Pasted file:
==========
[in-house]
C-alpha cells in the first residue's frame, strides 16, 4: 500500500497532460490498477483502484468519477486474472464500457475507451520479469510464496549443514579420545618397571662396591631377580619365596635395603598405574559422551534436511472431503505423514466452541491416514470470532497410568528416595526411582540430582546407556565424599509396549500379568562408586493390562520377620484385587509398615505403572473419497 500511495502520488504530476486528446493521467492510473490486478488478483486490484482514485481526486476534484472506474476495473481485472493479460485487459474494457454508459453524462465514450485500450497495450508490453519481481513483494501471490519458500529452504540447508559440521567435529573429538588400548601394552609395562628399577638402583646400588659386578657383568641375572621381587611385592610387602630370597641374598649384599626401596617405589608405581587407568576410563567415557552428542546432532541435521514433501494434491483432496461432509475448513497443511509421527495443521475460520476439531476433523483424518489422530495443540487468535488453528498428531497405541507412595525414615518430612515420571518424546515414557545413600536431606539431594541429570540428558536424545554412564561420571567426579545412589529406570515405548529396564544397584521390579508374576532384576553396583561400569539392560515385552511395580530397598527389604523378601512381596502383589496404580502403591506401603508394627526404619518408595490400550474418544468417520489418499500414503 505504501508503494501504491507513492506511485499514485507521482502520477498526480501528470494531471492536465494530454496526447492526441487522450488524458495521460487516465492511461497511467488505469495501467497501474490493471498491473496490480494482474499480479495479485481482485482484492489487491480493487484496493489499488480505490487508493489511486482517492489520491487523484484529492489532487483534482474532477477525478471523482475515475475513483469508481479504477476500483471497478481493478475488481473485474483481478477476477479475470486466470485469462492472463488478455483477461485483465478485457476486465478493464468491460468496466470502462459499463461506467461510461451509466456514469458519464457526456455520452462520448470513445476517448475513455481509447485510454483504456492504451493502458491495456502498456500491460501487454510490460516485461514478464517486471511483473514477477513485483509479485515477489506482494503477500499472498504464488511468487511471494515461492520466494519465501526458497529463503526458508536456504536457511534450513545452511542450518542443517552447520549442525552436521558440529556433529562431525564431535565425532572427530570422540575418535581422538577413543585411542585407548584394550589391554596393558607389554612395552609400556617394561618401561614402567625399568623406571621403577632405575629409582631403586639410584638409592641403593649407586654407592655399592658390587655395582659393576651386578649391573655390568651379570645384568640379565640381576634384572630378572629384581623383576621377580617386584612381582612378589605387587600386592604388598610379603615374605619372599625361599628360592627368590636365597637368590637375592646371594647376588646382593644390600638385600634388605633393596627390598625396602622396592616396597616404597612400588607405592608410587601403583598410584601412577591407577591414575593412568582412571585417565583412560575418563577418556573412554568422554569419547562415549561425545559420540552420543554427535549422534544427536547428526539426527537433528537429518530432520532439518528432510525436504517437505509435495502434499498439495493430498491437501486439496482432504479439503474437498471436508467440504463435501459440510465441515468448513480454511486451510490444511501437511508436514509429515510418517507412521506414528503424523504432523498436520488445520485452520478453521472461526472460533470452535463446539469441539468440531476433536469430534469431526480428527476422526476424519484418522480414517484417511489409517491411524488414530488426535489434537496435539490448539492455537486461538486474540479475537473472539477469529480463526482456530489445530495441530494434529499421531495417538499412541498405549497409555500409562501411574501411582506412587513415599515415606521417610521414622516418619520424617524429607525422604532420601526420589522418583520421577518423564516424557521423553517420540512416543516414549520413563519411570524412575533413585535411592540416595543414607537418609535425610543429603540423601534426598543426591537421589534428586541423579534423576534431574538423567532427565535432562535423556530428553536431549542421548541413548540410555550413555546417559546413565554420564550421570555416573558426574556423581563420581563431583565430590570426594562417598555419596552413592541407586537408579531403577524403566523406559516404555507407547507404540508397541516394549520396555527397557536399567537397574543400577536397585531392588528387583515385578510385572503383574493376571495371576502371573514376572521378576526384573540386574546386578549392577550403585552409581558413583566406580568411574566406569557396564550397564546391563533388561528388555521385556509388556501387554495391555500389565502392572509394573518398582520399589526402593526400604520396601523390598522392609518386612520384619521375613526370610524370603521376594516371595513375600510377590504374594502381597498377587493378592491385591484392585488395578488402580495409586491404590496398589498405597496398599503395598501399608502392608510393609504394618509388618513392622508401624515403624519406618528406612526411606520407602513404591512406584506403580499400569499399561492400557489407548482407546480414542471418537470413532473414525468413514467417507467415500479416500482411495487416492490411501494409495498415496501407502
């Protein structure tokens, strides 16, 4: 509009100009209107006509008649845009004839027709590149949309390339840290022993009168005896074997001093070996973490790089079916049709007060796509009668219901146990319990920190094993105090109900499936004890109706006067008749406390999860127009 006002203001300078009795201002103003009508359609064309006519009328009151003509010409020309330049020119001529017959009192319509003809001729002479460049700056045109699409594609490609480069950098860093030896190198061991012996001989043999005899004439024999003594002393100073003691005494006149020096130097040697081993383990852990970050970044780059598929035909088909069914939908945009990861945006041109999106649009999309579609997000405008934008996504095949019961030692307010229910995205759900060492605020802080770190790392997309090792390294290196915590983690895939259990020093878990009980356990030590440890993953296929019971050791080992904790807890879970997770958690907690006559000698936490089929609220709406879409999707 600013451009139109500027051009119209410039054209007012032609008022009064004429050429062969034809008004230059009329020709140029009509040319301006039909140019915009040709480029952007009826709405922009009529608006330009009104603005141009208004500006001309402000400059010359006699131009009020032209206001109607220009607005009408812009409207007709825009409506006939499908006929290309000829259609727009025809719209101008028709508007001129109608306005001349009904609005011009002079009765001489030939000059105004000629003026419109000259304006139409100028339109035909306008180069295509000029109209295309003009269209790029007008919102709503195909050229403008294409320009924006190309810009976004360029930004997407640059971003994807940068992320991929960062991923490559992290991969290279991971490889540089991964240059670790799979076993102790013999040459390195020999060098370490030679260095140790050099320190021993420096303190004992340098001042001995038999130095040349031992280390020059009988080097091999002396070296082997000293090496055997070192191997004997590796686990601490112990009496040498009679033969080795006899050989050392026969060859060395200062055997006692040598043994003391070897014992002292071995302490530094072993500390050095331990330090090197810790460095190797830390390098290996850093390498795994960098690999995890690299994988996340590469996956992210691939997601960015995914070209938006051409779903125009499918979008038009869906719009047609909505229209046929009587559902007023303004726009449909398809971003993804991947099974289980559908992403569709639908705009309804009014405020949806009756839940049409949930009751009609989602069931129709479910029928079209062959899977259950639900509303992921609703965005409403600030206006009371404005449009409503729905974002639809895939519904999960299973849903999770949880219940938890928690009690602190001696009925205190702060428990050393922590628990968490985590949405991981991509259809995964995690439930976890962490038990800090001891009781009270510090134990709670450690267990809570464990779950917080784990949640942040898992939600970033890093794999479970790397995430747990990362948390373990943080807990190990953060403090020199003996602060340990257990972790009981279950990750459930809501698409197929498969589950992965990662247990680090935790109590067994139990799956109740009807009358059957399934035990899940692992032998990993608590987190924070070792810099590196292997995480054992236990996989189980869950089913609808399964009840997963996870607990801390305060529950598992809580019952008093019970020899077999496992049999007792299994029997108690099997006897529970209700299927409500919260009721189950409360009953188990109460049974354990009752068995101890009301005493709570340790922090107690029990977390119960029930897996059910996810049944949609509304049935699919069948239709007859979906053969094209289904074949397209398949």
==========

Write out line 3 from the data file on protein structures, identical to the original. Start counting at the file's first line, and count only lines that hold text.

């Protein structure tokens, strides 16, 4: 509009100009209107006509008649845009004839027709590149949309390339840290022993009168005896074997001093070996973490790089079916049709007060796509009668219901146990319990920190094993105090109900499936004890109706006067008749406390999860127009 006002203001300078009795201002103003009508359609064309006519009328009151003509010409020309330049020119001529017959009192319509003809001729002479460049700056045109699409594609490609480069950098860093030896190198061991012996001989043999005899004439024999003594002393100073003691005494006149020096130097040697081993383990852990970050970044780059598929035909088909069914939908945009990861945006041109999106649009999309579609997000405008934008996504095949019961030692307010229910995205759900060492605020802080770190790392997309090792390294290196915590983690895939259990020093878990009980356990030590440890993953296929019971050791080992904790807890879970997770958690907690006559000698936490089929609220709406879409999707 600013451009139109500027051009119209410039054209007012032609008022009064004429050429062969034809008004230059009329020709140029009509040319301006039909140019915009040709480029952007009826709405922009009529608006330009009104603005141009208004500006001309402000400059010359006699131009009020032209206001109607220009607005009408812009409207007709825009409506006939499908006929290309000829259609727009025809719209101008028709508007001129109608306005001349009904609005011009002079009765001489030939000059105004000629003026419109000259304006139409100028339109035909306008180069295509000029109209295309003009269209790029007008919102709503195909050229403008294409320009924006190309810009976004360029930004997407640059971003994807940068992320991929960062991923490559992290991969290279991971490889540089991964240059670790799979076993102790013999040459390195020999060098370490030679260095140790050099320190021993420096303190004992340098001042001995038999130095040349031992280390020059009988080097091999002396070296082997000293090496055997070192191997004997590796686990601490112990009496040498009679033969080795006899050989050392026969060859060395200062055997006692040598043994003391070897014992002292071995302490530094072993500390050095331990330090090197810790460095190797830390390098290996850093390498795994960098690999995890690299994988996340590469996956992210691939997601960015995914070209938006051409779903125009499918979008038009869906719009047609909505229209046929009587559902007023303004726009449909398809971003993804991947099974289980559908992403569709639908705009309804009014405020949806009756839940049409949930009751009609989602069931129709479910029928079209062959899977259950639900509303992921609703965005409403600030206006009371404005449009409503729905974002639809895939519904999960299973849903999770949880219940938890928690009690602190001696009925205190702060428990050393922590628990968490985590949405991981991509259809995964995690439930976890962490038990800090001891009781009270510090134990709670450690267990809570464990779950917080784990949640942040898992939600970033890093794999479970790397995430747990990362948390373990943080807990190990953060403090020199003996602060340990257990972790009981279950990750459930809501698409197929498969589950992965990662247990680090935790109590067994139990799956109740009807009358059957399934035990899940692992032998990993608590987190924070070792810099590196292997995480054992236990996989189980869950089913609808399964009840997963996870607990801390305060529950598992809580019952008093019970020899077999496992049999007792299994029997108690099997006897529970209700299927409500919260009721189950409360009953188990109460049974354990009752068995101890009301005493709570340790922090107690029990977390119960029930897996059910996810049944949609509304049935699919069948239709007859979906053969094209289904074949397209398949």